1. Forgetfulness: Due to the hormonal fluctuations, you may experience temporary memory loss. So noting down important things on a notepad or your smartphone can help. If the forgetfulness is frequent and prominent, then a medical examination might be necessary.
  1. Braxton Hicks contractions: Some pregnant women may experience irregular contractions, also called as Braxton Hicks contractions. If the contractions are occurring at regular intervals and are painful, then consult the doctor immediately as it could be a sign of preterm labor. However, Braxton Hicks contractions will not affect your cervix or cause it to dilate.
  1. Itching: It happens due to the stretching of the skin. Severe itching could be due to obstetric cholestasis, which is a liver disorder that requires treatment as it can affect the baby and might need delivery before the estimated due date.
  1. Bloating and gas: The growing uterus pushes the stomach out, causing bloating. Also, the progesterone hormone relaxes the gastrointestinal muscles, which slows down the digestion process and makes you feel bloated. With the growing baby, the body also undergoes several physical and mental changes.

Changes In The Body In The 26th Week

 At this week, the uterus is further stretched, and the belly looks bigger with a protruding navel.

Image: Shutterstock

Physical changes:

  • Enlarged belly: In this week, the uterus is further stretched, and the baby bump looks bigger with a protruding navel. The top of the uterus can be felt about 2 ½ inches above the belly button.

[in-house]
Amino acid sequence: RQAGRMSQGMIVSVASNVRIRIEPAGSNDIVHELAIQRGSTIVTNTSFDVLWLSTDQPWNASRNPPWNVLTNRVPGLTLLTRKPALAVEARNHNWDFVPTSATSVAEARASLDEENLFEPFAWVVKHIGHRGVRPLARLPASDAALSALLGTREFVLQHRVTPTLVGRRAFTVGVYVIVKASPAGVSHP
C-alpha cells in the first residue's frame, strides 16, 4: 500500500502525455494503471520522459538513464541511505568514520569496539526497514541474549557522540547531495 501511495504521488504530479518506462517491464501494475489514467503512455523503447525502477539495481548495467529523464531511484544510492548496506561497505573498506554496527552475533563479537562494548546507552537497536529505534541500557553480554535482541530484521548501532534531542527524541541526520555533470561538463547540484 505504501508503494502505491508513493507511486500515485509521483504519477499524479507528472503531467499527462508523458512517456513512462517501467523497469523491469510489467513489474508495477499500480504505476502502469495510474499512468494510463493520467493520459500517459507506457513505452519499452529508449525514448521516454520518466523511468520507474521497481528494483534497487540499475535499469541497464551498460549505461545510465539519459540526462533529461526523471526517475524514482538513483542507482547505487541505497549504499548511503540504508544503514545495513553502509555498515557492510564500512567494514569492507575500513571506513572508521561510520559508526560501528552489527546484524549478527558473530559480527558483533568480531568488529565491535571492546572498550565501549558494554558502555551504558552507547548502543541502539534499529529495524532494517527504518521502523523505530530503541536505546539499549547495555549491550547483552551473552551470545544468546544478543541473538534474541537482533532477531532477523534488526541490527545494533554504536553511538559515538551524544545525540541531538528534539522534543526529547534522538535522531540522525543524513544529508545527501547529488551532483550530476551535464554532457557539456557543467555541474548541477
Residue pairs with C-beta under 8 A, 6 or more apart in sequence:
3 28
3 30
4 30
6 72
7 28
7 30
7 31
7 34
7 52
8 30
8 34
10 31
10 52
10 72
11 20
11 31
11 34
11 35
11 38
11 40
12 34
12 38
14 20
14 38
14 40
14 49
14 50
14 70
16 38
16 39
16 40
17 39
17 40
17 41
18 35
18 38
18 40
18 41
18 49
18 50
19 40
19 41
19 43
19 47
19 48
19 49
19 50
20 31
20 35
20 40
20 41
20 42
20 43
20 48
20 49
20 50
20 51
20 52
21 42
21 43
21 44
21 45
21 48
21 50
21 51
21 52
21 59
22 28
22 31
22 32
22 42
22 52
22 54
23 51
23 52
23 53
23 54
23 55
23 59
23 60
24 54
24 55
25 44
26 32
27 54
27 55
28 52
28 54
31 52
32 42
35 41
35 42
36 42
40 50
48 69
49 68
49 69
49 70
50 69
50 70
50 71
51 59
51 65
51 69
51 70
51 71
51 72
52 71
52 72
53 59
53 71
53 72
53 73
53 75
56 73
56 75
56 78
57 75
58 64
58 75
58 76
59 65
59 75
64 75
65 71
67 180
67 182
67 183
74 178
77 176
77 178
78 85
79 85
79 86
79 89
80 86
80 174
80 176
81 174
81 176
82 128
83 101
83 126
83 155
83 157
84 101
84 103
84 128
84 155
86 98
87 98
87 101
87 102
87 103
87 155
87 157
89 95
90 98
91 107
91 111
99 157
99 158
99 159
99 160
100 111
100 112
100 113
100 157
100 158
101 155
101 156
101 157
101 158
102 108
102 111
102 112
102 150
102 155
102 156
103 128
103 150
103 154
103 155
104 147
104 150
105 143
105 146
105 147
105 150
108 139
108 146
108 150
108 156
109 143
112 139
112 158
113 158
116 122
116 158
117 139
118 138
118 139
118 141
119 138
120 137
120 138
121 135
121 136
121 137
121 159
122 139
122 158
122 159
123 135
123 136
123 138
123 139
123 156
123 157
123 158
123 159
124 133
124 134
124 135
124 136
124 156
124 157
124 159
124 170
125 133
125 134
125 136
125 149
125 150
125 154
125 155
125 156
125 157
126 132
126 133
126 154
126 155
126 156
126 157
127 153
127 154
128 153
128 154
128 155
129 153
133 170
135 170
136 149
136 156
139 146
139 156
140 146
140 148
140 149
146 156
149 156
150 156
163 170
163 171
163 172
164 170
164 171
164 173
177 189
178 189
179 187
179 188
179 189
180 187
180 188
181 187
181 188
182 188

• Swollen breasts
  • Blue veins are more prominent as there is more blood flow towards the pelvic region and the breasts.
  • Stretch marks
protip_icon Be watchful
Increased body weight and hormonal changes may make you feel dizzy or imbalanced. Do things at a comfortable pace and plan your routine chores accordingly (9).

Emotional changes:

  • Mood swings
  • Anxiety

While these are common changes that most women experience, some unusual symptoms may indicate preterm labor, which warrants immediate medical attention.

Your OB/GYN Visit

Physical tests including weight check, blood pressure, and fundal height measurement.

Image: Shutterstock

The doctor’s visit might include:

  • Physical tests including weight check, blood pressure, and fundal heightiThe distance from the top of the uterus to the pubic bone, often measured to track fetal growth. measurement.
  • Glucose tolerance test to check for gestational diabetesiPregnancy-specific condition characterized by high blood sugar levels, which may pose a risk of complications. . Testing for glucose impairment is done at first antenatal visit and then repeated at  24-28 weeks. Different countries follow different protocols. Some use two-step screening, where first a GCT (glucose challenge test) is done and if found abnormal GTT (glucose tolerance test) is done. However, most countries recommend a single-step 75gm GTT.

protip_icon Quick tip
During a doctor’s visit, it is a good idea to speak to them about the vaccinations to take in this or the following weeks.

Tips To Follow

Drink a lot of water to stay hydrated.

Image: Shutterstock

Here are some tips that help you stay healthy during pregnancy.

  • Drink a lot of water to stay hydrated.
  • Follow a healthy lifestyle and eat home-cooked food. Include fish like pollock, salmon, shrimp, catfish, anchovies, and cod that are good sources of omega-3 fatty acids. Avoid shark, tilefish, king mackerel and swordfish as they contain high levels of mercury.